Years ago, Jonathan Archer and T'Pol helped unearth the true writings of Vulcan's great philosopher Surak, bringing forth a new era of peaceful reform on Vulcan. But when their discovery is seemingly proven to be a fraud, the scandal threatens to undo a decade of progress and return power to the old, warlike regime.
Reviewed on 25th May 2015
I didn't fall in love with this, the third of Christopher L Bennett's 'Rise of the Federation' novels - a series of sequels to the TV series 'Star Trek: Enterprise'. There are several plot threads running through that don't really seem to tie together - leaving it feeling like a middle part in a longer story. Archer and T'Pol are drawn into the mystery of a missing Vulcan artefact, Reed, Tucker and Mayweather chase some aliens who like abducting people, and some other character lose me in the intricacies of their plotting.
The mystery at the heart of one of the plot lines didn't really feel like it was being investigated properly, more that random events and accidents led to a conclusion, all the plots suffered (for me) by being too reliant on things that occurred in previous novels or episodes. Usually in Bennett's books the references back are bonuses which reward the loyal reader/viewer, but in this instance it felt like I was missing out by not remembering all the detail.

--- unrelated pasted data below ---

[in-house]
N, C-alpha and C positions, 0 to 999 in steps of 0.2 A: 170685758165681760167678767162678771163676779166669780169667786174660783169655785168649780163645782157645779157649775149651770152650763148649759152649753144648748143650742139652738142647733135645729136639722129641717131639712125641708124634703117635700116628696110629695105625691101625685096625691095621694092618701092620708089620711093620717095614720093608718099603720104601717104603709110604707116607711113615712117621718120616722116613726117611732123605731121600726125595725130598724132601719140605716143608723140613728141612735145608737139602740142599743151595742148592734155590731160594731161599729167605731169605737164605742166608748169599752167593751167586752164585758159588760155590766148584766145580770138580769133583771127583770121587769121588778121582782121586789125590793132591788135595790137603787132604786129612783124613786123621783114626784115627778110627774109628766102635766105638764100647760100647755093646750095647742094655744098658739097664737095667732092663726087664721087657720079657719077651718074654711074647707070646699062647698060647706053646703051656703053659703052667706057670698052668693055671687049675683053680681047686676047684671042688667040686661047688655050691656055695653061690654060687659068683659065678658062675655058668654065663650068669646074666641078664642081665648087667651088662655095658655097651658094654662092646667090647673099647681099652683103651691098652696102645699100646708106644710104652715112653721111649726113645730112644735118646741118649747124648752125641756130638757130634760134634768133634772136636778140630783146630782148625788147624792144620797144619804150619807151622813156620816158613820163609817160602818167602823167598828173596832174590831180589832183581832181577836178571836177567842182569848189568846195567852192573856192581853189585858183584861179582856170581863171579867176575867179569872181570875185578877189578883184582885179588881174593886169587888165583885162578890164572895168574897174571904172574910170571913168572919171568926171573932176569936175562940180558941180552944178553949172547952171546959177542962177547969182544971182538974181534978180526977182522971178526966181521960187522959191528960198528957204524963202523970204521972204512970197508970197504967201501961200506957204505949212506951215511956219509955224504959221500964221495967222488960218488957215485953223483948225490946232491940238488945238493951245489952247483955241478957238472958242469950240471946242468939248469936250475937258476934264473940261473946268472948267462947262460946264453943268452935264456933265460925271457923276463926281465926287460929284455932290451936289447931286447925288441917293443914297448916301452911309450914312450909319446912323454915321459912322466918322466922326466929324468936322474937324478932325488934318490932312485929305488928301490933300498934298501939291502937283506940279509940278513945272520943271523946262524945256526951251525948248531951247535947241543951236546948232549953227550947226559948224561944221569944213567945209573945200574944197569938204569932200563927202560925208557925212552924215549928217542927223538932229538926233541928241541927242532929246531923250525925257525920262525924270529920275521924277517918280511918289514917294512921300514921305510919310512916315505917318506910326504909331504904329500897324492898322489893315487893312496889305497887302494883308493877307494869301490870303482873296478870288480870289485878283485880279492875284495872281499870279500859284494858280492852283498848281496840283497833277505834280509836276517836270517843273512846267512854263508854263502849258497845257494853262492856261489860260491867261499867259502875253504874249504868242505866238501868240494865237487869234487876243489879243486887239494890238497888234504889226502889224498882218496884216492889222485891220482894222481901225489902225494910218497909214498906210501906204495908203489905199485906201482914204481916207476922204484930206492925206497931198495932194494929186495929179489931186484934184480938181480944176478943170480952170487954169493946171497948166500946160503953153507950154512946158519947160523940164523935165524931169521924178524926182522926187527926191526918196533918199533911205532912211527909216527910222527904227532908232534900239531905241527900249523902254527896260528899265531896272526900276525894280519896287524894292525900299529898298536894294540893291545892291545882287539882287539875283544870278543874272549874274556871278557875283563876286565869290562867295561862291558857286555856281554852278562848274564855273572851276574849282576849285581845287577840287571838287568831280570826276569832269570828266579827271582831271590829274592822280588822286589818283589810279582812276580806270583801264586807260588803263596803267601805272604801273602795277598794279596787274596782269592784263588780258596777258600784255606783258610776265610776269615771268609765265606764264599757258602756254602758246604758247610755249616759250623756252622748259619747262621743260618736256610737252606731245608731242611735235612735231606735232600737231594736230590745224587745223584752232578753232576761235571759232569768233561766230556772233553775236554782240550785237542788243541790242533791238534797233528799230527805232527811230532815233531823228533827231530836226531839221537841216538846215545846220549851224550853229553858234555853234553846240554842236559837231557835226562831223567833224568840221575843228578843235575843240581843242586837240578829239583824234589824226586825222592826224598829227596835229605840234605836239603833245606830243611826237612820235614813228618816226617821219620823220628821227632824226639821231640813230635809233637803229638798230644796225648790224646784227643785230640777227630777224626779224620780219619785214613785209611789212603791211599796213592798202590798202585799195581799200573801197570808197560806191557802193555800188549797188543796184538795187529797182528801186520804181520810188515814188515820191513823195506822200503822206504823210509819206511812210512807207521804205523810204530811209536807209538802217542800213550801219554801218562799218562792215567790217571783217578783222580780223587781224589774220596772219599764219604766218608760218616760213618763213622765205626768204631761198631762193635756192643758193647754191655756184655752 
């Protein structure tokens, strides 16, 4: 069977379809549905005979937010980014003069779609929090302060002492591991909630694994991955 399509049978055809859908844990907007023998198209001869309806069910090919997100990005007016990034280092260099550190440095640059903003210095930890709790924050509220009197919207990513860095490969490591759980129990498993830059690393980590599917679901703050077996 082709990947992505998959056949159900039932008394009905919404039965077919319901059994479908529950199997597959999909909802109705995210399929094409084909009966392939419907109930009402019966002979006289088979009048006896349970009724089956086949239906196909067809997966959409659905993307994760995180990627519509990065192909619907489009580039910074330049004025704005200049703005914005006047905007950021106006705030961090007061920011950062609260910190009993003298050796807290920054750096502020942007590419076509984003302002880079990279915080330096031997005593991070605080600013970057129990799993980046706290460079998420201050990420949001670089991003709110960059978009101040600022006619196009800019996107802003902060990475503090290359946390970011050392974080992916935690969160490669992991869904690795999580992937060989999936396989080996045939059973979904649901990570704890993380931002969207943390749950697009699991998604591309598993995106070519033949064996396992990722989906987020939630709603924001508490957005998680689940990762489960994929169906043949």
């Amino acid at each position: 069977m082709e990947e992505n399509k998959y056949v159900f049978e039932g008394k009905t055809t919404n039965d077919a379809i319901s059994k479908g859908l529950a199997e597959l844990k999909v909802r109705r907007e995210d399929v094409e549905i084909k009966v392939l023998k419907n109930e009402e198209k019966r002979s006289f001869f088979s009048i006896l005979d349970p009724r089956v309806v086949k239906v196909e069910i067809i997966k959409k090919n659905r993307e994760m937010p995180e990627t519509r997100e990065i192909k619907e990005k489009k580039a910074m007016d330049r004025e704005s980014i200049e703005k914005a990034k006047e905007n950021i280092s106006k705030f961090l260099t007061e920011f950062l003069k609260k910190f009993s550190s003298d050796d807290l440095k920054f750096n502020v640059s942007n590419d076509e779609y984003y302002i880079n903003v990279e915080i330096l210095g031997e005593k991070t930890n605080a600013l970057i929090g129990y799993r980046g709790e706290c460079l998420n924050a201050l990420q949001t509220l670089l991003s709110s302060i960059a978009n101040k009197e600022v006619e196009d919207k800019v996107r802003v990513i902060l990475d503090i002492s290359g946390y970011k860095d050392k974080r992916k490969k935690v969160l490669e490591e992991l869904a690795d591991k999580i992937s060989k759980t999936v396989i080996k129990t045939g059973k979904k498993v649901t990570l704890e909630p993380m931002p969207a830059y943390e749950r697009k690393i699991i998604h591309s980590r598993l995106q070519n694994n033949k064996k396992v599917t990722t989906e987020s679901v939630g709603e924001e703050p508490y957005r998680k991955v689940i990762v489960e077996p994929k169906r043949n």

The best bits of the book are the character moments, particularly around Hoshi Sato's character, which is really being developed well in the novel series. I also enjoyed the experiences of Archer, whose ultimate destination I do already remember from previous 'episodes', but is fun (though sometimes slightly awkward) to watch him moving toward.
Ultimately though this feels like a fairly run-of-the-mill episode for Enterprise, and I didn't find it as enjoyable as the previous two books in the series.